For the first time since 1992, I’m not going to either major political convention. In 1996, I covered the Republicans in San Diego. In 2000, I covered both the Republicans in Philadelphia and the Democrats in Los Angeles. And in 2004, I covered the Democrats here in Boston.
I have two conflicting thoughts about my absence from both conventions this year. On the one hand, I’ve never understood the argument that there’s nothing going on. Yes, it’s true that the conventions haven’t actually picked the presidential and vice-presidential nominees for many years now. But, for two weeks, the conventions are the center of the media-political universe. Why wouldn’t you want to be there?
There’s not much happening inside the hall. Outside, though, there are events ranging from parties thrown by various media organizations to demonstrations to substantive, issue-based get-togethers such as Arianna Huffington’s counter-conventions in 2000. A reporter who’s willing to keep moving can find more interesting stuff going on in a week than usually comes his way in a year.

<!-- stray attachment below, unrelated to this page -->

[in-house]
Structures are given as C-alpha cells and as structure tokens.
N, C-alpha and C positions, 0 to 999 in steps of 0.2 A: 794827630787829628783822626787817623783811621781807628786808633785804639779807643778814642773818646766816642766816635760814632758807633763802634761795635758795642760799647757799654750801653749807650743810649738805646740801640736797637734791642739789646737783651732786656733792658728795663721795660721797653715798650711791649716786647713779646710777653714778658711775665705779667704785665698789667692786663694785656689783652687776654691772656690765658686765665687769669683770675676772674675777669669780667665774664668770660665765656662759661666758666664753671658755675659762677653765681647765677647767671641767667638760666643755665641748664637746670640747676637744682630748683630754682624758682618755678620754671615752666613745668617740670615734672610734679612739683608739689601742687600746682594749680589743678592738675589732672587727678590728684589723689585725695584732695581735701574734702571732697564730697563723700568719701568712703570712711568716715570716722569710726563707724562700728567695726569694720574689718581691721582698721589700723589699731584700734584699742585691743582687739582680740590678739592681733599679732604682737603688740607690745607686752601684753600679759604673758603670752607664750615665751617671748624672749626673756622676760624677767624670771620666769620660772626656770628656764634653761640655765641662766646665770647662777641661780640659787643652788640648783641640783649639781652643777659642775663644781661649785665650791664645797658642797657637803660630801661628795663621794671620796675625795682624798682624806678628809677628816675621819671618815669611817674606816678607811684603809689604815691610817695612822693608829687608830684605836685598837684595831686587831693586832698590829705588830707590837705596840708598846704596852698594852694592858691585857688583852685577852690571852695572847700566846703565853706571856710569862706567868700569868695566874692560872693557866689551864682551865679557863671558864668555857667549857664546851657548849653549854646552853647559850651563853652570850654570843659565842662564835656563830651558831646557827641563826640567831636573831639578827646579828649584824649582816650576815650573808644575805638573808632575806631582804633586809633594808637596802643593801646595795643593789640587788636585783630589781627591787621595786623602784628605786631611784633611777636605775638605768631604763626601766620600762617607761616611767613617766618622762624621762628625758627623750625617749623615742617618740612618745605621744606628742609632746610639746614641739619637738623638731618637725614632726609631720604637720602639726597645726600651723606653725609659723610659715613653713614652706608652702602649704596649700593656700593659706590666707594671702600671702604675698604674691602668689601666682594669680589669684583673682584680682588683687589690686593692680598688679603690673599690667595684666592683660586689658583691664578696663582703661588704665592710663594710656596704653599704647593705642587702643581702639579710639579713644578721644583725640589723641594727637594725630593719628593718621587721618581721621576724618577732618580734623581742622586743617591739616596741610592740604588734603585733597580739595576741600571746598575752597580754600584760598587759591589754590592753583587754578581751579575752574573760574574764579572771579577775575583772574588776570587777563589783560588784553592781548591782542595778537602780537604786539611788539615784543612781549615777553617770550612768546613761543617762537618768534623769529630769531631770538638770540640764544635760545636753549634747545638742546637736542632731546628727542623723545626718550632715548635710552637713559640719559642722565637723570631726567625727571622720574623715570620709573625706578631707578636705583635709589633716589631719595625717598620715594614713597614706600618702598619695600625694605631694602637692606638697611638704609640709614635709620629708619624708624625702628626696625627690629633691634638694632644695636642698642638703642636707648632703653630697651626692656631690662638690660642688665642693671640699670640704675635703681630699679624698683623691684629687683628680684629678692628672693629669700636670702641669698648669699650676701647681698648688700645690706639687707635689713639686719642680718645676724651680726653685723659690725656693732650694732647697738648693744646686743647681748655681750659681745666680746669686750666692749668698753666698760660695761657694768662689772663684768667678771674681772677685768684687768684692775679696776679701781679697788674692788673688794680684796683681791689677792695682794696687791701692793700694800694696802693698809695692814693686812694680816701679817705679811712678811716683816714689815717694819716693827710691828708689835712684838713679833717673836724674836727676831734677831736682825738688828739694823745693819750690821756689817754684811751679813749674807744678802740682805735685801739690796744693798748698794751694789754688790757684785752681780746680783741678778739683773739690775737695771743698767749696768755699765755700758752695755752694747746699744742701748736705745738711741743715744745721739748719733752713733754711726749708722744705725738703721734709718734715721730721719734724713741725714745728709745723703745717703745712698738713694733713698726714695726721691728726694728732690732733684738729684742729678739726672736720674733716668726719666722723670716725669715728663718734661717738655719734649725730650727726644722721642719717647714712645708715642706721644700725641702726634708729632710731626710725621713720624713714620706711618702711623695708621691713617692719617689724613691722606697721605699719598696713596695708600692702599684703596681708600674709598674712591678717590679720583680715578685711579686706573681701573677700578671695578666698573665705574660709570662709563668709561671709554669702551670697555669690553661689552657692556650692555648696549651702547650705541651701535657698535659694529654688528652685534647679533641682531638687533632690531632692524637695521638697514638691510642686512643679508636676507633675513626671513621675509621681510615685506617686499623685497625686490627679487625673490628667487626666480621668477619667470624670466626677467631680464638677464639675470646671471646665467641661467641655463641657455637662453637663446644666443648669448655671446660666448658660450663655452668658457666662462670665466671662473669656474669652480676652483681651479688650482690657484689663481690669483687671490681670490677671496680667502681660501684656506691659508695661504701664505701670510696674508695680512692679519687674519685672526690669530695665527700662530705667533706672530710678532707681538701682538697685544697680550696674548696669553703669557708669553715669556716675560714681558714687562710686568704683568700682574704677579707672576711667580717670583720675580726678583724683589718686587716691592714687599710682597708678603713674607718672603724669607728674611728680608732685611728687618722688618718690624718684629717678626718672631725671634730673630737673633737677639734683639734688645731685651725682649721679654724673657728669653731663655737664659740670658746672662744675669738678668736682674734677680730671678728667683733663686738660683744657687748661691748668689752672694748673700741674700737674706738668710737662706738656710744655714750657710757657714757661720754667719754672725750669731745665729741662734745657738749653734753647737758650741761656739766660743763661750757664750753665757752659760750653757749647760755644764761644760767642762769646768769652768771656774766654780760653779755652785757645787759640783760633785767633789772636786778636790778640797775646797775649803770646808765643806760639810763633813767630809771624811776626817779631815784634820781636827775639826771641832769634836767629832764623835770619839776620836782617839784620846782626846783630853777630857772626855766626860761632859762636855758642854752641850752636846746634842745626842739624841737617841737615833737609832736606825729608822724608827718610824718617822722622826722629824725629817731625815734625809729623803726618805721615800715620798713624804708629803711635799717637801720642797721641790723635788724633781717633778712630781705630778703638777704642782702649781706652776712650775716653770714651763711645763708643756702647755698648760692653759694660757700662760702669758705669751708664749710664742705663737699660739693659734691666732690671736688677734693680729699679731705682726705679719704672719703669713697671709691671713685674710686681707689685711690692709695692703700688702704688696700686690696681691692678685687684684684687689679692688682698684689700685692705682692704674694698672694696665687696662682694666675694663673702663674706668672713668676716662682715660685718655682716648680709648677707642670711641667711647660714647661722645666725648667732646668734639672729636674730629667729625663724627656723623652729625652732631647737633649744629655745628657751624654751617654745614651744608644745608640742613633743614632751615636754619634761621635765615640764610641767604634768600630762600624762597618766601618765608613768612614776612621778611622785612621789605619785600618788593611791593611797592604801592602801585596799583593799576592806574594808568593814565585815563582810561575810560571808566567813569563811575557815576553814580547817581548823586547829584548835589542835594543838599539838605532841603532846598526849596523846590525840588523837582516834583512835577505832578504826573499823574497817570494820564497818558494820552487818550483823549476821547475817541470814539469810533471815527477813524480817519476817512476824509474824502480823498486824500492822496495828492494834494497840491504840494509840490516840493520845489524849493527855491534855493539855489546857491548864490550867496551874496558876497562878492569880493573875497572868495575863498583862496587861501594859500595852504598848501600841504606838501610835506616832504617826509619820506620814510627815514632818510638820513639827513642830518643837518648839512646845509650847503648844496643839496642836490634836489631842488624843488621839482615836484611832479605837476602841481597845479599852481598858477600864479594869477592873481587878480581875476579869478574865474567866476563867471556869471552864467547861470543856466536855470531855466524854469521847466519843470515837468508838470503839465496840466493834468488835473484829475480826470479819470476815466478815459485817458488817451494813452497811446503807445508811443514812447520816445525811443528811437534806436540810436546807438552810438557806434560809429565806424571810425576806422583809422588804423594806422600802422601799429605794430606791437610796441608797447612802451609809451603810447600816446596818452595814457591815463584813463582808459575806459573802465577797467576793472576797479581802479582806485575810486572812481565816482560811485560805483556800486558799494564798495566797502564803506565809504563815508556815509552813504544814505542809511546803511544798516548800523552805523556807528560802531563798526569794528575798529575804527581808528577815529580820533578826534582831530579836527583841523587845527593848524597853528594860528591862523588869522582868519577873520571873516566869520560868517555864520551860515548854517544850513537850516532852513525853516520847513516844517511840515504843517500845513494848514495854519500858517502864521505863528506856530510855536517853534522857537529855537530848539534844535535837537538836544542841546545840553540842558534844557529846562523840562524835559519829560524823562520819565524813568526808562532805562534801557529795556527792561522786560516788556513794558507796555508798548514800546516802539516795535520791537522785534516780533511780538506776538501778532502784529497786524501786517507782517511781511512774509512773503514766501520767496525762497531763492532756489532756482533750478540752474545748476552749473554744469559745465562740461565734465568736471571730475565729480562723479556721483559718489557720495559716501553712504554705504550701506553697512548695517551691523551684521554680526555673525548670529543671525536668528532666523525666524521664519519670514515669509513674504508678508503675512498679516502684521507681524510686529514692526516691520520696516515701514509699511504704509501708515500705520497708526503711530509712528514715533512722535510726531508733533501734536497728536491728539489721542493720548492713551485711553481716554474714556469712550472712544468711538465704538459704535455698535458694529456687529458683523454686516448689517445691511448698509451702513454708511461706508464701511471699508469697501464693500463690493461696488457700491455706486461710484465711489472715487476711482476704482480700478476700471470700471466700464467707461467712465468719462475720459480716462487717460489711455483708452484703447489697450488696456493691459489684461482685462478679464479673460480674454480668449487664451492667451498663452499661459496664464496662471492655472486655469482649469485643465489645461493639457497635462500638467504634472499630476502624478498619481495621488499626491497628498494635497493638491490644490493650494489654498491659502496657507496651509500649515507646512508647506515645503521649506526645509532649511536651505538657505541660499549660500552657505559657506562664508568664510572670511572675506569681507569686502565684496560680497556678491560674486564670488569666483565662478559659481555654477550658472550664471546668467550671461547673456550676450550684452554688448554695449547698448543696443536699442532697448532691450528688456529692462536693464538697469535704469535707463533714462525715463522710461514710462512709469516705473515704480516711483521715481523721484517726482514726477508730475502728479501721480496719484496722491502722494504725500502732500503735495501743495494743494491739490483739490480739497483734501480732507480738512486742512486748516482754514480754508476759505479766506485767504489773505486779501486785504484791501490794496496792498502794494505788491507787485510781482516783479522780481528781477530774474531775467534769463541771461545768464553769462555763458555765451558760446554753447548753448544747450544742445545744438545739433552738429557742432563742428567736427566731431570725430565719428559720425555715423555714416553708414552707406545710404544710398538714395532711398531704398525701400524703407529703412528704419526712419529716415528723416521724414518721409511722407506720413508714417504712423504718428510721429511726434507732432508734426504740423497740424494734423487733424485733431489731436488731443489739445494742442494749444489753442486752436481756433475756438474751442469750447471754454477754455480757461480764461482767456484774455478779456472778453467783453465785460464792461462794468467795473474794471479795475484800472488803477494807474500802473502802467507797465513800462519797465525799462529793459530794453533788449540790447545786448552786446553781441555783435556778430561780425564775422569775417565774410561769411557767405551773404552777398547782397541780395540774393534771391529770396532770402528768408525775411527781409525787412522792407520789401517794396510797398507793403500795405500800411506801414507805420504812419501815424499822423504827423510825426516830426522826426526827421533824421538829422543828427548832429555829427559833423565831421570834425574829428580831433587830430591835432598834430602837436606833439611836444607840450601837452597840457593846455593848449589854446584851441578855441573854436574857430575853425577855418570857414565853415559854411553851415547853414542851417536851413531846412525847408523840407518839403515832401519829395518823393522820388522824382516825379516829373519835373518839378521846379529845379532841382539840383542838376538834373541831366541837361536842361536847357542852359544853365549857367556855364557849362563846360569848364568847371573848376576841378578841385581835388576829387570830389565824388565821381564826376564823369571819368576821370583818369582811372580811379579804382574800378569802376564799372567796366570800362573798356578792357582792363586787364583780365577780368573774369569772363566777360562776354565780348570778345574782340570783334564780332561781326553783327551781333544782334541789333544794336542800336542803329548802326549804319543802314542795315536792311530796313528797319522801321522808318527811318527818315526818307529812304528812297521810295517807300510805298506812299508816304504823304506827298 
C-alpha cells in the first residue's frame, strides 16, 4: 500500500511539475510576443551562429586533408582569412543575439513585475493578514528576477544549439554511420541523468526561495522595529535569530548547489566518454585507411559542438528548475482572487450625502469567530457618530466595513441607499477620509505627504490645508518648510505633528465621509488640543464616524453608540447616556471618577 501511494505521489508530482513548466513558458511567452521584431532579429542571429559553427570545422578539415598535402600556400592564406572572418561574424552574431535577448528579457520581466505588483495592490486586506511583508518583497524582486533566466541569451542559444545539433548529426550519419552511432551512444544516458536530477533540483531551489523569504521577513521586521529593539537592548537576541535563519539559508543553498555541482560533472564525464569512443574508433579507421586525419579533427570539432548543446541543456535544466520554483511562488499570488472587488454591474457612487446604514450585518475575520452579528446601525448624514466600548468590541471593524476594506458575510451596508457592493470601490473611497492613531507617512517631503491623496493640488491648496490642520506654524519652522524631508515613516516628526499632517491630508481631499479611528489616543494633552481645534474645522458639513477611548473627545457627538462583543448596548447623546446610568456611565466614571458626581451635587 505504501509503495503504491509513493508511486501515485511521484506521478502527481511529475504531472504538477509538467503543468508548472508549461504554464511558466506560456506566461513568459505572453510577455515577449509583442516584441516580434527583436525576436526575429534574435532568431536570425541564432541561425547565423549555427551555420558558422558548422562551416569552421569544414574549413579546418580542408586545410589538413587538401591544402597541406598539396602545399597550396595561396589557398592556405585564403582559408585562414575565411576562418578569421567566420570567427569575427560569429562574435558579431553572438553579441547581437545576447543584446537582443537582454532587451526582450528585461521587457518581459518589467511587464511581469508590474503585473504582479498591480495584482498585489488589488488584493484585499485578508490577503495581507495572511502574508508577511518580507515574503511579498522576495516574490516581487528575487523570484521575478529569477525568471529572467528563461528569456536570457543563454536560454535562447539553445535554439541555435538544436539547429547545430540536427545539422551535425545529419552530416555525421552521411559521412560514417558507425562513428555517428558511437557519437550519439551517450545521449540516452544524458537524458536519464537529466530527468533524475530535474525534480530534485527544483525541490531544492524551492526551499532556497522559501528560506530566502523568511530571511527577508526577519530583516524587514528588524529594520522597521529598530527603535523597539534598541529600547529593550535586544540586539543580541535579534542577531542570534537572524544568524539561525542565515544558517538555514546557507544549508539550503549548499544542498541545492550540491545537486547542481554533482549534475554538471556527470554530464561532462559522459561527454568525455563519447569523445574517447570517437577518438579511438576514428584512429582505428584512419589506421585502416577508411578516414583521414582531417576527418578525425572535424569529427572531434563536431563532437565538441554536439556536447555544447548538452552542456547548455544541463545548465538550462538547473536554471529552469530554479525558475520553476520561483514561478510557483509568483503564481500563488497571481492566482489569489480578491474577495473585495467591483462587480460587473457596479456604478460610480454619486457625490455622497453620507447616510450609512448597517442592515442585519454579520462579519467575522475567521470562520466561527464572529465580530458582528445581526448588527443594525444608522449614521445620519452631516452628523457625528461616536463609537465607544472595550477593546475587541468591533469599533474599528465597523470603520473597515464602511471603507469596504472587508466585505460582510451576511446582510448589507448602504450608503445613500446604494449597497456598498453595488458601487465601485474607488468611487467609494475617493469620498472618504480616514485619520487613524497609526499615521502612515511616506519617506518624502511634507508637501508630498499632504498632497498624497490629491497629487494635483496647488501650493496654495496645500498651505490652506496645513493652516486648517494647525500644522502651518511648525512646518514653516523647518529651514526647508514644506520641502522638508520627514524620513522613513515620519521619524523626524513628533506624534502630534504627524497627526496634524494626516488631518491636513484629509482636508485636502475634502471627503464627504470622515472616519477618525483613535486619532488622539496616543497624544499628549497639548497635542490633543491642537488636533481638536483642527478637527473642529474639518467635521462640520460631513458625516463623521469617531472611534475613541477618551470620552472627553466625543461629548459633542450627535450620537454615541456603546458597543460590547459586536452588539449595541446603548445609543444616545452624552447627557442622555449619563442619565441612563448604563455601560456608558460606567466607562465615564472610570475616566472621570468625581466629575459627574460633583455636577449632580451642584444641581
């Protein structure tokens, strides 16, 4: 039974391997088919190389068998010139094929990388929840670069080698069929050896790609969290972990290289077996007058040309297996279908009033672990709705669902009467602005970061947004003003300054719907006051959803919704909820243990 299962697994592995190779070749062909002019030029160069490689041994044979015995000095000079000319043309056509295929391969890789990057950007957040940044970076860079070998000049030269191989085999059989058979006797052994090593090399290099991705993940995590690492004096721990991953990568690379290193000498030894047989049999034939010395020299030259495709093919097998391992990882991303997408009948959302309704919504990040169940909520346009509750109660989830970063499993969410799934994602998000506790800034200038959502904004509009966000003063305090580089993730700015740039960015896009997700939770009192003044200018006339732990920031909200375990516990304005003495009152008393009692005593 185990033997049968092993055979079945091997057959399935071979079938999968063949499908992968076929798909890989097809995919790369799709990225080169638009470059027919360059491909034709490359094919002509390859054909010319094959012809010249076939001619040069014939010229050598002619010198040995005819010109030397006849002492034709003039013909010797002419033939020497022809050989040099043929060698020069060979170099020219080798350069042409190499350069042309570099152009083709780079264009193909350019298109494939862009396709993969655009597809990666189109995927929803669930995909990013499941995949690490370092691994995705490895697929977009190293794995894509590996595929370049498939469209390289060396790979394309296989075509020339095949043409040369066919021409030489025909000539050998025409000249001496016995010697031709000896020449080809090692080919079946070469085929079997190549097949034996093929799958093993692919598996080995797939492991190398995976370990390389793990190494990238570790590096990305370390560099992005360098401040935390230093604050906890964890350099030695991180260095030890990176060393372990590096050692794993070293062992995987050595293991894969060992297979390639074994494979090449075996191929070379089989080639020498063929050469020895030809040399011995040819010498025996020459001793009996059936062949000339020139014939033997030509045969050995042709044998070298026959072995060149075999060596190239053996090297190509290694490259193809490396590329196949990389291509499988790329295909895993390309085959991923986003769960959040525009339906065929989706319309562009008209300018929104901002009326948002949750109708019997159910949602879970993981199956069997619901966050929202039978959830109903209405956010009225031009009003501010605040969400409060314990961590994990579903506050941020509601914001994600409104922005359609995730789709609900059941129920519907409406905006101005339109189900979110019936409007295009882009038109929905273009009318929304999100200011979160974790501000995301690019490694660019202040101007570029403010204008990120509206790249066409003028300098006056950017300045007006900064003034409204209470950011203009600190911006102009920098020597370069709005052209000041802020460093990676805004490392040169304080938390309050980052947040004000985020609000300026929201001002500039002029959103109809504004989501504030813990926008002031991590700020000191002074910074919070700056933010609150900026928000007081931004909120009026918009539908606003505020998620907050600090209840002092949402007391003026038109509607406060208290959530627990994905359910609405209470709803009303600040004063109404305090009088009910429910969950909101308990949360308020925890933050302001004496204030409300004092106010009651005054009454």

On the other hand, if you think what’s taking place on the floor is what’s really important, then there’s no better place to be than in front of your television, popcorn and beer at the ready. It’s a TV show, so why not watch it the way it was meant to be seen?
I’m not planning to overdose on convention coverage this week or next, but I’m certainly going to catch the major speeches. And, truth be told, my colleagues in Denver will probably be watching them the same way I do — on the tube. Only they’ll be in a press tent and I’ll be home.